An expert in software tracking objects in space says that a SpaceX rocket booster is “certain” to impact the moon in a few weeks, marking what is believed to be the first case of unintentional space junk hitting the Earth’s moon.
Bill Gray has been tracking the Falcon 9 upper stage as part of his Project Pluto blog. The rocket booster was originally launched from Florida in February 2015 in order to send up a space weather satellite, marking the first SpaceX launch into interplanetary space.
Since then, the booster has run out of fuel and is unable to return to Earth or to get out of the gravity of the Earth-Moon system, according to meteorologist Eric Berger, who wrote about the Falcon 9’s upper stage in a recent post for Ars Technica. Since then, Berger says the booster has been following a “chaotic orbit” in space.
But Gray, using his software and other available data, wrote in his Jan. 21 blog post that he predicts the booster will hit the far side of the moon on March 4. The four-ton booster is calculated to make impact at 2.58 km/second.
His calculations, as well as his prediction of March 4 as the date of impact, were confirmed in a tweet by Jonathan McDowell, an astronomer from the Harvard Smithsonian Center for Astrophysics.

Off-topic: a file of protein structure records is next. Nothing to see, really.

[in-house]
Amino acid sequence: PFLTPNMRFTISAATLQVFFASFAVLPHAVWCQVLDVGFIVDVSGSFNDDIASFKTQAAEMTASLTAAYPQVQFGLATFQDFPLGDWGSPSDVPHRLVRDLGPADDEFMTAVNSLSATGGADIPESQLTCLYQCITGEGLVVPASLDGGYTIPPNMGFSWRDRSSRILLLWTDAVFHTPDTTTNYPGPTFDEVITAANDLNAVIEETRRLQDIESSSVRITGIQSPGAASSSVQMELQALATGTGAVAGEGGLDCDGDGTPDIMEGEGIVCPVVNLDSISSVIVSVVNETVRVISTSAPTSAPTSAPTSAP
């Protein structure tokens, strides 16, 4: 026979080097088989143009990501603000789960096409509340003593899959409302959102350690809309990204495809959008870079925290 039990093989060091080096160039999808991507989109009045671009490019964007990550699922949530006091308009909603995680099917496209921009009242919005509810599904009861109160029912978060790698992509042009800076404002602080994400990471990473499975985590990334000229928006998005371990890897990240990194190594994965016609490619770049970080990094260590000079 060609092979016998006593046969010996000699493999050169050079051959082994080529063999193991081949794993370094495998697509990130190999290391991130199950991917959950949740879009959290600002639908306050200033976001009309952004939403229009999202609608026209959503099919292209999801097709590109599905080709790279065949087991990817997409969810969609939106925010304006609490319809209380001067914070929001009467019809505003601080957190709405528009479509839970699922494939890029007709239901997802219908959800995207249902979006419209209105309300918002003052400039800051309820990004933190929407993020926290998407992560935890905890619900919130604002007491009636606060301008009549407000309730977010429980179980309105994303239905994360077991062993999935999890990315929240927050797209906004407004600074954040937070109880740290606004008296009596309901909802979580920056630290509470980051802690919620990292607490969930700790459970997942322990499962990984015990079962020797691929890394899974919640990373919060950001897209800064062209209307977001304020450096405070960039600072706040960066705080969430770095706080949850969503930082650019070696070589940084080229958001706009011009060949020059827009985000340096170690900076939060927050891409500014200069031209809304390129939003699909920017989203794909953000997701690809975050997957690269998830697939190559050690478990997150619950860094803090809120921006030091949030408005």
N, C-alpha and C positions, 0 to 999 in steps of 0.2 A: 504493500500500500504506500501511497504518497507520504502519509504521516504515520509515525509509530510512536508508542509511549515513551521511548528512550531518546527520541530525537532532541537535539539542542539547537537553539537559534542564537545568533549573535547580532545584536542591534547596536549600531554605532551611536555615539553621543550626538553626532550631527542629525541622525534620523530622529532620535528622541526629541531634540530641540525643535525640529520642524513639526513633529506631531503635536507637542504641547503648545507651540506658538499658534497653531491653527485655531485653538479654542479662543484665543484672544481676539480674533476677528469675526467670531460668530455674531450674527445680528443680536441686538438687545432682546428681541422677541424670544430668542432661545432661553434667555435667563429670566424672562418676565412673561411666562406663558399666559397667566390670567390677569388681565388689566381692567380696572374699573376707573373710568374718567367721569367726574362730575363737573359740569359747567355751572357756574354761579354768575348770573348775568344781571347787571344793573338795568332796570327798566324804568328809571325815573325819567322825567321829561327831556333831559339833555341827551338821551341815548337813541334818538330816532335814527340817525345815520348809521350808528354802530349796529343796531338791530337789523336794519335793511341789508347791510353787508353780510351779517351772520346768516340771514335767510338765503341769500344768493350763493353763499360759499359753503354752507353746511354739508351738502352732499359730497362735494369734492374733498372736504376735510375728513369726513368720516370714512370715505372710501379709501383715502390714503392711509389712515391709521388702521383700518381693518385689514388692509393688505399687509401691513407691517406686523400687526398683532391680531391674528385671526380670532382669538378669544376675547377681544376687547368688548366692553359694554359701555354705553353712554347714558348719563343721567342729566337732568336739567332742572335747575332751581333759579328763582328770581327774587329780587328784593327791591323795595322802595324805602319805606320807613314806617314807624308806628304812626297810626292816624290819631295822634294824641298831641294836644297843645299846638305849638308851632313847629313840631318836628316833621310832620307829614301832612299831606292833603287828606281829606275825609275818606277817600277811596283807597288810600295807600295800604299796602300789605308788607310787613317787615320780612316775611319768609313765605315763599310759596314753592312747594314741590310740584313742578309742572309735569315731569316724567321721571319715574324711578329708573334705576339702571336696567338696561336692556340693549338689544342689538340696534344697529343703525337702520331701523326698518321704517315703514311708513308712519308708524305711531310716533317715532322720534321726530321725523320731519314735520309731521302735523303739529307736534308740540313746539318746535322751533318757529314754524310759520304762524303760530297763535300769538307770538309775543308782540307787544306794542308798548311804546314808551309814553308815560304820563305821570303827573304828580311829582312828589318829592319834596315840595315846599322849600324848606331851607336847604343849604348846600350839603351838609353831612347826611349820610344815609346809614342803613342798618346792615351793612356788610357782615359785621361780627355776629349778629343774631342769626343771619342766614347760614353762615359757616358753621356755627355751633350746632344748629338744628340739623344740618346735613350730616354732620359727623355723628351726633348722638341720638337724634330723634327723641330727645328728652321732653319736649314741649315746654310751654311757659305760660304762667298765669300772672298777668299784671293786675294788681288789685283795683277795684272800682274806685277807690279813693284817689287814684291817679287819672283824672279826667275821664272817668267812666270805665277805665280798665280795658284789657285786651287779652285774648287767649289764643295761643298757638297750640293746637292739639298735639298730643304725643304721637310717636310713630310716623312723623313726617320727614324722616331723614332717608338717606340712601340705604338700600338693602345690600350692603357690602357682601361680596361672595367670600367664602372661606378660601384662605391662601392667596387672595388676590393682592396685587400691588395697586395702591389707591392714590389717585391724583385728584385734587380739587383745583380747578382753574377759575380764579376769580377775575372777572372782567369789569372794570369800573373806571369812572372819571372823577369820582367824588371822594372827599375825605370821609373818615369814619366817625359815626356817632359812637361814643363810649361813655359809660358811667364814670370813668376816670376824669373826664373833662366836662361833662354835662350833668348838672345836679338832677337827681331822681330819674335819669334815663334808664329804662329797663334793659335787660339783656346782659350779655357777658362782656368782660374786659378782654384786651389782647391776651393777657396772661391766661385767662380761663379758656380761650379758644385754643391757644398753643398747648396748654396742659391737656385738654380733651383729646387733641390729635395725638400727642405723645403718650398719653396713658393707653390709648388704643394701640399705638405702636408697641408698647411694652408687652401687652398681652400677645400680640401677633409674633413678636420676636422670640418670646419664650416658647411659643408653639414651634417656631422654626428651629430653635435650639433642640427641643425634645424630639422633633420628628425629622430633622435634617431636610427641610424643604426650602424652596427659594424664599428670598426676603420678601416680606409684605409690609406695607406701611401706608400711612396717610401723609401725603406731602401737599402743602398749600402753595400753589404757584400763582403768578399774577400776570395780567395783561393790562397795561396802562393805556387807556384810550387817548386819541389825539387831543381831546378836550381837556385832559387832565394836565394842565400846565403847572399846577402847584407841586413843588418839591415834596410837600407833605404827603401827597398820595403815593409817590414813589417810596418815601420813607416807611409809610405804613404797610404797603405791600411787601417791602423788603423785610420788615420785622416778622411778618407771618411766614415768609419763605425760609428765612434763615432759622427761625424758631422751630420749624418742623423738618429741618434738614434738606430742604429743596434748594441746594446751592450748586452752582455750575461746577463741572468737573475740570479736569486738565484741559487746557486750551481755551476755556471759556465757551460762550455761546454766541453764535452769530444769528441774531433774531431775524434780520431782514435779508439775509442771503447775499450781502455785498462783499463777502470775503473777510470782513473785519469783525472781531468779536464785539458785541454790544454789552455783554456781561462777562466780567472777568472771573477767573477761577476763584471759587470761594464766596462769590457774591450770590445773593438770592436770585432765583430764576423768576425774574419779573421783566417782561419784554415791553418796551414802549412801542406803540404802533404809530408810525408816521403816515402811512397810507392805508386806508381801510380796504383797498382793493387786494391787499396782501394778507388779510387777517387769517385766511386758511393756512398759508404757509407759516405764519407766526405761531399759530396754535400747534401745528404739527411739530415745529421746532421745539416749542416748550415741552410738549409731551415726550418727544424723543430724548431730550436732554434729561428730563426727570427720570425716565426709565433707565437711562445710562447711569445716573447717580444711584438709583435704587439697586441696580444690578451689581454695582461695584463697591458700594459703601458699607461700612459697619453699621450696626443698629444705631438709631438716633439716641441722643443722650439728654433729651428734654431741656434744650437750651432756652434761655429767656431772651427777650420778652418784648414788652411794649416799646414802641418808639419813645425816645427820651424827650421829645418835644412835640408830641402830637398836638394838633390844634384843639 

There are some small uncertainties that could impact the orbit of the booster, including light from the sun “pushing” the object and altering its course minutely. These changes may impact exactly where the booster lands, which Gray is continuing to track and predict, but he says he is “100 per cent certain” that it will make an impact somewhere on the moon.
When it comes to whether people should be worried about the impact, Gray says there is “zero concern,” adding that the moon is hit with larger natural space objects like asteroids at even faster speeds “fairly routinely.” But when it comes to man-made objects and space junk, Gray says this is the first unintentional case of impact of which he is aware.
While this event will likely be unobservable from Earth, Gray says there is a possibility that there could be something to learn about the moon because of this impact.
NASA’s Lunar Reconnaissance Orbiter and India’s Chandrayaan-2 are expected to eventually pass over the site of the booster’s hit. If the exact location on the moon can be determined, Gray says the lunar orbiters could “see a very fresh impact crater” and possible “ejecta” — material expelled from under the surface of the moon from the force of the impact.
From these observations, researchers could learn more about the geological makeup of the moon.
“I am rooting for a lunar impact,” Gray wrote.